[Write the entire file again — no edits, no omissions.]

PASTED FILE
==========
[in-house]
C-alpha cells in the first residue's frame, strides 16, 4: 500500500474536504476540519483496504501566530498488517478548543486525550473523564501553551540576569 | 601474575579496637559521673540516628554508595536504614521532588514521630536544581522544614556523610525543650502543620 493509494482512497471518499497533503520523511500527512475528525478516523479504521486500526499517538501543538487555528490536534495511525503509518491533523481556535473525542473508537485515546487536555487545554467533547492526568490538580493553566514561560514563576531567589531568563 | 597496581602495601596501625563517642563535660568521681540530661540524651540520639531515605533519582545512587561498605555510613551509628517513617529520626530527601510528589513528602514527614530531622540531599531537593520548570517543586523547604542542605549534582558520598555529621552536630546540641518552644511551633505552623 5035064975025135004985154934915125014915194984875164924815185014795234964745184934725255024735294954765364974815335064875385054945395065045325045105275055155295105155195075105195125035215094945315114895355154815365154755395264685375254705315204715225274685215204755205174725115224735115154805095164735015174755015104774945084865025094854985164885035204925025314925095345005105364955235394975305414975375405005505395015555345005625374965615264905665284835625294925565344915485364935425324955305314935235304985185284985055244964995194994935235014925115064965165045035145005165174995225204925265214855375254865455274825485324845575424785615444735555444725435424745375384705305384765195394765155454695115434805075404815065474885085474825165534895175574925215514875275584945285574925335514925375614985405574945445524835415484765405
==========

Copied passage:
[in-house]
C-alpha cells in the first residue's frame, strides 16, 4: 500500500474536504476540519483496504501566530498488517478548543486525550473523564501553551540576569 | 601474575579496637559521673540516628554508595536504614521532588514521630536544581522544614556523610525543650502543620 493509494482512497471518499497533503520523511500527512475528525478516523479504521486500526499517538501543538487555528490536534495511525503509518491533523481556535473525542473508537485515546487536555487545554467533547492526568490538580493553566514561560514563576531567589531568563 | 597496581602495601596501625563517642563535660568521681540530661540524651540520639531515605533519582545512587561498605555510613551509628517513617529520626530527601510528589513528602514527614530531622540531599531537593520548570517543586523547604542542605549534582558520598555529621552536630546540641518552644511551633505552623 5035064975025135004985154934915125014915194984875164924815185014795234964745184934725255024735294954765364974815335064875385054945395065045325045105275055155295105155195075105195125035215094945315114895355154815365154755395264685375254705315204715225274685215204755205174725115224735115154805095164735015174755015104774945084865025094854985164885035204925025314925095345005105364955235394975305414975375405005505395015555345005625374965615264905665284835625294925565344915485364935425324955305314935235304985185284985055244964995194994935235014925115064965165045035145005165174995225204925265214855375254865455274825485324845575424785615444735555444725435424745375384705305384765195394765155454695115434805075404815065474885085474825165534895175574925215514875275584945285574925335514925375614985405574945445524835415484765405